Before you start, you need to create a deployment (EMQX cluster) on the EMQX Platform and configure the network.

  • For Dedicated deployment users: First, create a VPC Peering Connection. After establishing the peering connection, you can log in to the Platform Console via the internal network IP to access the target connector. Alternatively, set up a NAT Gateway to access the target connector through a public IP.
  • For BYOC (Bring Your Own Cloud) deployment users: Establish a peering connection between the VPC where BYOC is deployed and the VPC where the target connector is located. After creating the peering connection, you can access the target connector via the internal network IP. If you need to access resources via a public IP address, configure a NAT gateway for the VPC where BYOC is deployed in the public cloud console.

Install OpenTSDB

Install OpenTSDB via Docker, and then run the docker image (Only x86 platform is supported now).

docker pull petergrace/opentsdb-docker

docker run -d --name opentsdb -p 4242:4242 petergrace/opentsdb-docker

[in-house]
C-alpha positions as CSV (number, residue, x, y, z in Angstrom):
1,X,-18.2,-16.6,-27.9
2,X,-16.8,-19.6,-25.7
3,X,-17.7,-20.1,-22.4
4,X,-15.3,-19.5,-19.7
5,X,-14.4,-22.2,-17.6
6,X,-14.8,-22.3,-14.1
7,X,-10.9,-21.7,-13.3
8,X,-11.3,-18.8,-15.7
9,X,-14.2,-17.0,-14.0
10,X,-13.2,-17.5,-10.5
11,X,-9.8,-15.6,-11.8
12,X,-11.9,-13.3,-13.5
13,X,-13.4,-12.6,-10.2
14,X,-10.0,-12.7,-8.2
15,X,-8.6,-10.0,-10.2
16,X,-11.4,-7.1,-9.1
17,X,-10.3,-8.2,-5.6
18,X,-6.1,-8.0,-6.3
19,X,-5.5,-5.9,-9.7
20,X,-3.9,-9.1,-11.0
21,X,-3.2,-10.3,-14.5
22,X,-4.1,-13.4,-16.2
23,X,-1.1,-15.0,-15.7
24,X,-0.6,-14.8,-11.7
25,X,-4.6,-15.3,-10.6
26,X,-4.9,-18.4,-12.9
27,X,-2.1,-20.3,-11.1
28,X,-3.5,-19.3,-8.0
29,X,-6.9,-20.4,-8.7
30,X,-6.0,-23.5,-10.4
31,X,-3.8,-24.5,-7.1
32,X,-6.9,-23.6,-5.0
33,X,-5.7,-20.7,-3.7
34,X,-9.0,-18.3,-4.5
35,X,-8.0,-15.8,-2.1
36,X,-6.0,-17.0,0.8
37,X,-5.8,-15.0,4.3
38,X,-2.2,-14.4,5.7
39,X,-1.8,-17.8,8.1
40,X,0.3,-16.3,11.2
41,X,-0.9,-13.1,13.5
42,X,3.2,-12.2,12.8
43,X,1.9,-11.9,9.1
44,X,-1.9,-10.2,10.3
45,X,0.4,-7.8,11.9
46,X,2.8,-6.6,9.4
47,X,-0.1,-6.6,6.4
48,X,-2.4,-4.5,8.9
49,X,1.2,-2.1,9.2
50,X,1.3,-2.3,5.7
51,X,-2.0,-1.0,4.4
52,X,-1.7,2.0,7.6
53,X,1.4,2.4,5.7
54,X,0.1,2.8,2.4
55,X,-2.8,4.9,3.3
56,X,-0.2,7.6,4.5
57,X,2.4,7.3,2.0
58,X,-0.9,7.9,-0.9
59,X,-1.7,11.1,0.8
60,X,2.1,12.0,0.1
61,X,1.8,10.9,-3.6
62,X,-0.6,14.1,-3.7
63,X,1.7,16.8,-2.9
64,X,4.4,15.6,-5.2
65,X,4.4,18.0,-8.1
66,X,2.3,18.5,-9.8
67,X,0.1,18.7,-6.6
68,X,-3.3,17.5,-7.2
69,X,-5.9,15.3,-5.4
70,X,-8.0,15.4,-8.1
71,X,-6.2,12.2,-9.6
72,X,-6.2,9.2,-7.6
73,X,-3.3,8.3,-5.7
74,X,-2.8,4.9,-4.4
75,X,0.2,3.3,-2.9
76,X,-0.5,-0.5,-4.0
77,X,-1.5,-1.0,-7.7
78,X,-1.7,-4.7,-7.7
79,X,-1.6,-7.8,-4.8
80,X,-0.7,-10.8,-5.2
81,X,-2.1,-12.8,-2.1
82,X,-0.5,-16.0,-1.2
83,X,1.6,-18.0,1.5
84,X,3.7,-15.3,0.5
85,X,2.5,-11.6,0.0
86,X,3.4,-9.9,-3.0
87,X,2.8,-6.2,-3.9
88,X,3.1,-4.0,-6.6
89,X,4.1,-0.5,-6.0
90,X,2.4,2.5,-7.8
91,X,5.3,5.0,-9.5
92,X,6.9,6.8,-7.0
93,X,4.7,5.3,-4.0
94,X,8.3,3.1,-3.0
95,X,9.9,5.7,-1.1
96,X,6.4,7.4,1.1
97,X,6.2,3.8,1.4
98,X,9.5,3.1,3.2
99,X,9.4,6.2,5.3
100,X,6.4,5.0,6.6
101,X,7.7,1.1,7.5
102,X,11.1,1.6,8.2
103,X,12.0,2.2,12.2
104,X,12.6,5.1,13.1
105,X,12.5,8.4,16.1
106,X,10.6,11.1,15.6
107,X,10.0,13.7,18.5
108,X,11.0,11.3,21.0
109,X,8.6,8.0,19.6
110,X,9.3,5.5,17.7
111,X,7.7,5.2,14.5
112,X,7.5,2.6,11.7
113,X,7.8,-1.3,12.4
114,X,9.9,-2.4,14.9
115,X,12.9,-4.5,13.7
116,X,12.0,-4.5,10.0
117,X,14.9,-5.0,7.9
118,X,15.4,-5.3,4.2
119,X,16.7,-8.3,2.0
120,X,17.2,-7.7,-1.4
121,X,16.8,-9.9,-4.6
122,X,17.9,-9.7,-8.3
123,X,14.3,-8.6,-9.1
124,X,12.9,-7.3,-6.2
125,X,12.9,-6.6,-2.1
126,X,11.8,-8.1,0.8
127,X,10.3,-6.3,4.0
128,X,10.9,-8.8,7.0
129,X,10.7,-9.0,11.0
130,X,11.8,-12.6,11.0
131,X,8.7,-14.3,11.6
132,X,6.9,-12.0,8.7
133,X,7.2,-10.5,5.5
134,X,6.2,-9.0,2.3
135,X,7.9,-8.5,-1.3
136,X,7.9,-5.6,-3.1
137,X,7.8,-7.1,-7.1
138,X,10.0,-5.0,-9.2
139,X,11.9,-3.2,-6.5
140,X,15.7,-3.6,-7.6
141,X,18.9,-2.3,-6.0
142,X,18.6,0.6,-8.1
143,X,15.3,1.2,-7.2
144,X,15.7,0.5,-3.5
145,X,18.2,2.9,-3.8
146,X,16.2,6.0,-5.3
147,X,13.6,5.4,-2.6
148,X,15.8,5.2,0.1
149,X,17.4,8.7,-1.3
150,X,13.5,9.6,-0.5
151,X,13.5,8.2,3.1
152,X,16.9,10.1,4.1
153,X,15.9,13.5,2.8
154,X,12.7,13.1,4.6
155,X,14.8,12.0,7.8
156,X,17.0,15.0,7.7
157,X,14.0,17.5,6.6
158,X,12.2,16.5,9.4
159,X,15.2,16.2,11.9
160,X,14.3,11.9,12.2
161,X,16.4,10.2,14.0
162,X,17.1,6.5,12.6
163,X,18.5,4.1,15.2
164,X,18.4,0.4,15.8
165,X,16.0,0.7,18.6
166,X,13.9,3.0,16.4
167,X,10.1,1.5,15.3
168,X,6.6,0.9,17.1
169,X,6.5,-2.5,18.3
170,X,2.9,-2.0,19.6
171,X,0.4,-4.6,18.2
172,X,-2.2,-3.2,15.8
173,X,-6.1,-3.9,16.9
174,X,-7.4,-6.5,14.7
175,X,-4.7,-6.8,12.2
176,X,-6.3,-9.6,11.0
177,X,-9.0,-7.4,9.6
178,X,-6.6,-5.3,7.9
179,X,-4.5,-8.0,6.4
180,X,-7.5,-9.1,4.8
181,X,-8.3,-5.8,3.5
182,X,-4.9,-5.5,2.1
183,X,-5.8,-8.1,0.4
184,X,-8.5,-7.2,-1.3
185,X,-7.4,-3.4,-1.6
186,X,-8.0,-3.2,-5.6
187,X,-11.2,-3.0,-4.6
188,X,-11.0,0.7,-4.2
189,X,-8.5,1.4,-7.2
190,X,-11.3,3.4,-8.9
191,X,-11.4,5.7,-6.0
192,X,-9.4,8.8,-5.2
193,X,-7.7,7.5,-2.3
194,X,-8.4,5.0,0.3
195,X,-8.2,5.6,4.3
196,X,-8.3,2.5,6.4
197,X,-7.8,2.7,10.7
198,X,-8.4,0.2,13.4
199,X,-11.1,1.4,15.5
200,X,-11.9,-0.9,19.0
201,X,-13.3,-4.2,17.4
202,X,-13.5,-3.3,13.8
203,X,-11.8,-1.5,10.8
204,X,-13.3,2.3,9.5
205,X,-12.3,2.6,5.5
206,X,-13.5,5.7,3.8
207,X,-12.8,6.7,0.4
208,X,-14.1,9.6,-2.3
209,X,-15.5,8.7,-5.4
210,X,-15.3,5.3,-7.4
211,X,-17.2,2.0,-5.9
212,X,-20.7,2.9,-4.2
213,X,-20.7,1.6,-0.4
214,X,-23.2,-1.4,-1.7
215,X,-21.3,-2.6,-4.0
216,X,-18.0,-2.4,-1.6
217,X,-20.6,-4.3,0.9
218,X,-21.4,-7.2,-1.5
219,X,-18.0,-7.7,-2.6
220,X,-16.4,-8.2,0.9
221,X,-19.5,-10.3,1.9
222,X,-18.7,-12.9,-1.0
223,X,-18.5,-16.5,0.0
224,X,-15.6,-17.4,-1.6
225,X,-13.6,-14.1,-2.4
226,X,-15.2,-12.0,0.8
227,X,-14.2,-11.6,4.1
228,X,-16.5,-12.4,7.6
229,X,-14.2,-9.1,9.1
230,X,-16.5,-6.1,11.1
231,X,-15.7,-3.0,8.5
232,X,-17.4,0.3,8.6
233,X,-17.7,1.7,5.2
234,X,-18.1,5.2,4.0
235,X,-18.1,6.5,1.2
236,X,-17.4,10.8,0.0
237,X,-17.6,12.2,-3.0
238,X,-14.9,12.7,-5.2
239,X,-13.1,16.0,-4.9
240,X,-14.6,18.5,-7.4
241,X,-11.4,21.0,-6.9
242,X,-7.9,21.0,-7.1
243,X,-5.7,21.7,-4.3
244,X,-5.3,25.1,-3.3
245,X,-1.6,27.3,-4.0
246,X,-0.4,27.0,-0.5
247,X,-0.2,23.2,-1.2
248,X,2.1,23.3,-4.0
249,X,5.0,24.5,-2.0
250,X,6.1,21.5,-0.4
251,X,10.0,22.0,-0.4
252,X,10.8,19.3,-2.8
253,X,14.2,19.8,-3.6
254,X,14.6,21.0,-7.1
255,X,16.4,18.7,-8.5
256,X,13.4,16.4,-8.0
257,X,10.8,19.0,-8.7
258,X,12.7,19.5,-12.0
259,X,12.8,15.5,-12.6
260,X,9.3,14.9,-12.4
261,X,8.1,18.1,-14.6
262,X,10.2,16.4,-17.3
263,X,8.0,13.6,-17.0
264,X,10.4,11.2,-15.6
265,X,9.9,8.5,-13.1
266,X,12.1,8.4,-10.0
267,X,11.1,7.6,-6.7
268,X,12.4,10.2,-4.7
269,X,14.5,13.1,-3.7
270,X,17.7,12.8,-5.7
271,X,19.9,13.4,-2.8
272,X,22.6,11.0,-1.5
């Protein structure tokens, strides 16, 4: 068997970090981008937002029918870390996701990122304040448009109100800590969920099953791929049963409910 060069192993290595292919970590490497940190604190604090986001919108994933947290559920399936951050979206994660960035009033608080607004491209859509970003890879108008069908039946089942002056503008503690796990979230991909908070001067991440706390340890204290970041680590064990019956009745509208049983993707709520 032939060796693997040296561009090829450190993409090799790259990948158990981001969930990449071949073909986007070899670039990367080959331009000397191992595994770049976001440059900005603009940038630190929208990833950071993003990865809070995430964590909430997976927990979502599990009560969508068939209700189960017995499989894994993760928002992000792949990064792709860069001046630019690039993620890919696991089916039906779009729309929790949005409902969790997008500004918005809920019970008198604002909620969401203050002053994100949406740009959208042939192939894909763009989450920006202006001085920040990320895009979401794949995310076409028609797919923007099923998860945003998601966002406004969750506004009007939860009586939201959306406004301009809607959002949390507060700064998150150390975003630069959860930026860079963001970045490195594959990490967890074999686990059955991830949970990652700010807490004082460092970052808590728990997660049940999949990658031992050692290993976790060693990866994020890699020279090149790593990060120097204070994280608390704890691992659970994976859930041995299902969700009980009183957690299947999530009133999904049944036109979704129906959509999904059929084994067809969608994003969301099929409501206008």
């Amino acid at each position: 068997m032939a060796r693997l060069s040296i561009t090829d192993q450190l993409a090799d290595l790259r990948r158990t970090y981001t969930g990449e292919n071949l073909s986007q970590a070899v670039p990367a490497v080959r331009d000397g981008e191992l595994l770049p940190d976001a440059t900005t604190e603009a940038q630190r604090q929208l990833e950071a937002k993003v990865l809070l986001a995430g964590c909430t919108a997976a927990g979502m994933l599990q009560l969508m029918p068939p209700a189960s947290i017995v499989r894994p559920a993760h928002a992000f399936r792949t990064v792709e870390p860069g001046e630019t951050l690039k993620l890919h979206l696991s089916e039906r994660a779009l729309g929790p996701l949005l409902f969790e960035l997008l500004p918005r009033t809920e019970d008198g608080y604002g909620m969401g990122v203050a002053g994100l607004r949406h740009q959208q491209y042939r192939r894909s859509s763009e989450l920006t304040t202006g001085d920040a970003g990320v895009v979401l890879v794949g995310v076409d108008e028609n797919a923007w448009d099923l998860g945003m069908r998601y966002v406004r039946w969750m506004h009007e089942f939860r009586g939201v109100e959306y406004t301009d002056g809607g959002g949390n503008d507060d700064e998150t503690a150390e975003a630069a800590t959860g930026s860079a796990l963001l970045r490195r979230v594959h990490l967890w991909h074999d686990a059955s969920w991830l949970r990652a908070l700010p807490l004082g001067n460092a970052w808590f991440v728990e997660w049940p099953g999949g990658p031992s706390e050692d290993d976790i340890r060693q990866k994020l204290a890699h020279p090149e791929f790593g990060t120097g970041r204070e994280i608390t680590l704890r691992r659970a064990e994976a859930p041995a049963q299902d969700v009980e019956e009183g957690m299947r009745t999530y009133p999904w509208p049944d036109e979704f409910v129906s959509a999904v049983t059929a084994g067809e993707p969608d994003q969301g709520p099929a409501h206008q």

Create a Connector

Before creating data integration rules, you need to first create an OpenTSDB connector to access the OpenTSDB server.

  1. Go to your deployment. Click Data Integration from the left-navigation menu. If it is the first time for you to create a connector, select OpenTSDB under the Data Persistence category. If you have already created connectors, select New Connector and then select OpenTSDB under the Data Persistence category.

  2. Connector Name: The system will automatically generate a connector name.

  3. Enter the connection information:

    • Enter as the Server Host, or the actual URL if the OpenTSDB server runs remotely.
    • Leave other options as default.
    • Configure advanced settings according to your business needs (optional).
  4. Click the Test button. If the OpenTSDB service is accessible, a prompt indicating connector available will be returned.